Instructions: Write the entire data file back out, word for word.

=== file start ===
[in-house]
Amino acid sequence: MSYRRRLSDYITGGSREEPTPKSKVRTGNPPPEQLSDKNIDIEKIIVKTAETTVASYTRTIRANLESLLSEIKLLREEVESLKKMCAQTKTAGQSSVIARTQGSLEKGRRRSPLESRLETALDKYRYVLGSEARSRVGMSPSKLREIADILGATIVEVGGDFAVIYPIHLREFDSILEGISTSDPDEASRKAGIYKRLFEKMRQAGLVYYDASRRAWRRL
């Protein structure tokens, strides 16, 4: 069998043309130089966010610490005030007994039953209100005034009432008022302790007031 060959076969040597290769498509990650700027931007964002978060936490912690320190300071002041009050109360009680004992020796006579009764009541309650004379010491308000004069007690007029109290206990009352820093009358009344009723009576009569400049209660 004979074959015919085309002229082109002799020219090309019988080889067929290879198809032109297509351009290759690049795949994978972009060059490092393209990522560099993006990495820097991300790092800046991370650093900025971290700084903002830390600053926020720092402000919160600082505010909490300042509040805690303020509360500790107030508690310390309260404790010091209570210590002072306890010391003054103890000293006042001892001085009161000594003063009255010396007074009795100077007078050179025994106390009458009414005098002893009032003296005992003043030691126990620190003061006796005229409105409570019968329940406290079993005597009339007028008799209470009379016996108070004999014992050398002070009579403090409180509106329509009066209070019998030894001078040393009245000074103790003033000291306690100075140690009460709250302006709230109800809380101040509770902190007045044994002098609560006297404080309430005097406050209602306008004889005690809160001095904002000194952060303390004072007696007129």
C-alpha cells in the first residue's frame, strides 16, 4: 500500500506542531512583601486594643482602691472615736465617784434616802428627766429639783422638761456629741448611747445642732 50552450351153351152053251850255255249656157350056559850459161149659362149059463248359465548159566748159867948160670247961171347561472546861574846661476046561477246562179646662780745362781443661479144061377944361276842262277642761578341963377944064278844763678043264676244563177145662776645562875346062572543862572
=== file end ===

[in-house]
Amino acid sequence: MSYRRRLSDYITGGSREEPTPKSKVRTGNPPPEQLSDKNIDIEKIIVKTAETTVASYTRTIRANLESLLSEIKLLREEVESLKKMCAQTKTAGQSSVIARTQGSLEKGRRRSPLESRLETALDKYRYVLGSEARSRVGMSPSKLREIADILGATIVEVGGDFAVIYPIHLREFDSILEGISTSDPDEASRKAGIYKRLFEKMRQAGLVYYDASRRAWRRL
């Protein structure tokens, strides 16, 4: 069998043309130089966010610490005030007994039953209100005034009432008022302790007031 060959076969040597290769498509990650700027931007964002978060936490912690320190300071002041009050109360009680004992020796006579009764009541309650004379010491308000004069007690007029109290206990009352820093009358009344009723009576009569400049209660 004979074959015919085309002229082109002799020219090309019988080889067929290879198809032109297509351009290759690049795949994978972009060059490092393209990522560099993006990495820097991300790092800046991370650093900025971290700084903002830390600053926020720092402000919160600082505010909490300042509040805690303020509360500790107030508690310390309260404790010091209570210590002072306890010391003054103890000293006042001892001085009161000594003063009255010396007074009795100077007078050179025994106390009458009414005098002893009032003296005992003043030691126990620190003061006796005229409105409570019968329940406290079993005597009339007028008799209470009379016996108070004999014992050398002070009579403090409180509106329509009066209070019998030894001078040393009245000074103790003033000291306690100075140690009460709250302006709230109800809380101040509770902190007045044994002098609560006297404080309430005097406050209602306008004889005690809160001095904002000194952060303390004072007696007129």
C-alpha cells in the first residue's frame, strides 16, 4: 500500500506542531512583601486594643482602691472615736465617784434616802428627766429639783422638761456629741448611747445642732 50552450351153351152053251850255255249656157350056559850459161149659362149059463248359465548159566748159867948160670247961171347561472546861574846661476046561477246562179646662780745362781443661479144061377944361276842262277642761578341963377944064278844763678043264676244563177145662776645562875346062572543862572